Sunday, July 10, 2011

Yummy Yummy Yummy

 I LOVE cupcakes.  For my birthday each year my mom used to make her special black chocolate cupcakes with piles of rich, creamy, marshmallowy frosting.  The cake was so deliciously moist and fluffy.  And the frosting?  Words can't even come close to describing how amazing the frosting was. Sugary but not too sweet. Sticky like a big 'ol melted marshmallow. Vanilla-y.  Am I making your mouth water? 

There's a wonderfully pithy Zen saying: "The menu is not the meal".  As hard as I may try to describe the experience of eating one of my mom's cupcakes, as tasty as a meal might be described, or as mouthwatering as it might be illustrated, we can never fully understand or savor its flavor if we do not physically ingest it bite-by-bite ourselves.  

Similarly, we practice yoga not to get an idea of peace, but to experience peace itself.  The pose alone is not the practice. The breath by itself? Theory? Philosophy? Nope, not the full practice. A yoga teacher can offer wisdom, detailed intellectual theory, instructions, variations, encouragement, and describe beautifully what connecting with the breath, the energy, or the intention of a pose is like. However, you will not understand any of these things or be nourished by them until you fully live them. In short, teachers can offer the menu but not the meal itself.  

As practitioners our work is to mindfully experience, taste, and savor each pose, each breath, and each moment of silence. We are encouraged to relish in and connect with the the deeper currents of energy beneath the surface of our own downward facing dogs. We need to feel our own roots digging deep into the earth in our warrior poses, or experience the resistance (or joy) in bending backwards or following the breath into stillness.  We are encouraged to absorb and experience each bit of wisdom. We alone are responsible for chewing up and mindfully digesting each morsel and moment of our practice whether it be asana, pranayama, or mindful meditation. To really understand these things we must live, feel and move with them.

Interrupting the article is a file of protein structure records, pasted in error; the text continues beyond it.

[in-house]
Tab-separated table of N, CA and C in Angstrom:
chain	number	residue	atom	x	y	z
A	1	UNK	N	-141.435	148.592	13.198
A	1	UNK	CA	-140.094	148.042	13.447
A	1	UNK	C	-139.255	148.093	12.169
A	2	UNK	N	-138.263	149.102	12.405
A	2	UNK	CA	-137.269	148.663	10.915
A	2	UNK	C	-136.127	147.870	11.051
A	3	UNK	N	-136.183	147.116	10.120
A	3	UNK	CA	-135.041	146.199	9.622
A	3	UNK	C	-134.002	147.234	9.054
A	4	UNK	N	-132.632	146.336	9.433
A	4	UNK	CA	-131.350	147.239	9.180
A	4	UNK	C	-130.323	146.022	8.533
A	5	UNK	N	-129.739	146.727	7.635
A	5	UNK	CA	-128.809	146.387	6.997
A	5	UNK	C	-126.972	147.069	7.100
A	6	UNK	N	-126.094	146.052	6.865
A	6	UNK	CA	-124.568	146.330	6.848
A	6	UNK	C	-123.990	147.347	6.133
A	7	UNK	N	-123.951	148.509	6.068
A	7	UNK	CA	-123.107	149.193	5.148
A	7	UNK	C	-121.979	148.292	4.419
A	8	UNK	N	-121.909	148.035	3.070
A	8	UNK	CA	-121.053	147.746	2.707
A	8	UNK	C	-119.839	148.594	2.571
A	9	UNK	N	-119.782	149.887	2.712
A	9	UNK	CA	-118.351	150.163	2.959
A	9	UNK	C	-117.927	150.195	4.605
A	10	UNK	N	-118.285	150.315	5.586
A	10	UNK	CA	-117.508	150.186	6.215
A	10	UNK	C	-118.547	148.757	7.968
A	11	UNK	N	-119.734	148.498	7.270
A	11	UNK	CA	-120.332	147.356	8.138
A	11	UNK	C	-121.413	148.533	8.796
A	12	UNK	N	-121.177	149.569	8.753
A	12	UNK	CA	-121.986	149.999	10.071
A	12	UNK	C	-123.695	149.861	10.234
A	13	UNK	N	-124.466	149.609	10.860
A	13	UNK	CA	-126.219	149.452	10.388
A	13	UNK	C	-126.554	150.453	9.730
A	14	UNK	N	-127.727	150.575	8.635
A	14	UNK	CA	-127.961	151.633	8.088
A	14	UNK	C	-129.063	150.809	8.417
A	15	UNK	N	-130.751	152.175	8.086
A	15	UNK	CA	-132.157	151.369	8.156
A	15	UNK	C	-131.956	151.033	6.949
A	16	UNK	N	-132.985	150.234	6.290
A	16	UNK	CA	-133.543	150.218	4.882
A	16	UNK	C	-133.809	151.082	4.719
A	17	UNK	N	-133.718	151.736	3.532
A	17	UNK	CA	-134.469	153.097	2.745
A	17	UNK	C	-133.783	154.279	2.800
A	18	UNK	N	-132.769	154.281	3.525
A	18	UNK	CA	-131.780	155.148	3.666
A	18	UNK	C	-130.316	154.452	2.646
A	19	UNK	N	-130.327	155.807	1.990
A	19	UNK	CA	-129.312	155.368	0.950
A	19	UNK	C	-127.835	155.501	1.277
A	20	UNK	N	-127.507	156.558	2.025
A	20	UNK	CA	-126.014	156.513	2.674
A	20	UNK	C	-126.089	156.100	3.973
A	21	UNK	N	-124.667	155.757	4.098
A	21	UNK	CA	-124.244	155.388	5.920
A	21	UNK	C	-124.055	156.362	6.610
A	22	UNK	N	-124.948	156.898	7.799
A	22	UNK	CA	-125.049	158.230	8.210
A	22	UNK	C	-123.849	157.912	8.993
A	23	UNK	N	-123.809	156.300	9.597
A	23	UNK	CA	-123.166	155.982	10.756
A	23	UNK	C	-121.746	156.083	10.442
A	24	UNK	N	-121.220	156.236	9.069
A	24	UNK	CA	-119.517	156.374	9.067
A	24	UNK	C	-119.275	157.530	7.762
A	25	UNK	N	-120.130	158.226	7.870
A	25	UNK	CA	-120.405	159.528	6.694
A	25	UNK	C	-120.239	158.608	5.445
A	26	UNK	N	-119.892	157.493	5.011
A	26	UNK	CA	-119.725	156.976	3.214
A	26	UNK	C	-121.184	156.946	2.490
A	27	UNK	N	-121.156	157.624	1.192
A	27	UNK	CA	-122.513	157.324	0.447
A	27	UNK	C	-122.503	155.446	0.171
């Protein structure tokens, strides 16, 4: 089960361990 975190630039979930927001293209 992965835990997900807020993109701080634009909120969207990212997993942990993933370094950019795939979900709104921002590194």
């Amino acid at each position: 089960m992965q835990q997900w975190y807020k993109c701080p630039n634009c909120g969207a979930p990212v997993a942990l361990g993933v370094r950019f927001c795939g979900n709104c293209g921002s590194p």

"A symphony is not explained by a mathematical analysis of its notes... and no one ever understood the wonder of a bird on the wing by stuffing it and putting it in a glass case.  To understand these things, you must live and move with them as they are alive. The same is true of the universe: no amount of intellectual analysis will explain it, for philosophy and science can only reveal its mechanism, never its meaning..." (Alan Watts) 

When we come to our yoga mats, we are in essence seated at the table awaiting a delectable meal.  Teachers can create a menu, lovingly prepare the recipes for physical and spiritual growth, light the candles and create a soothing atmosphere, but they can't actually nourish you, taste or digest the food unless YOU eat the feast yourself.

Like Jon Kabat-Zinn says in Letting Everything Become Your Teacher"Cultivating mindfulness is not unlike the process of eating. It would be absurd to propose that someone else eat for you. And when you go to a restaurant, you don’t eat the menu, mistaking it for the meal, nor are you nourished by listening to the waiter describe the food. You have to actually eat the food for it to nourish you. In the same way, you have to actually practice mindfulness in order to reap its benefits and come to understand why it is so valuable."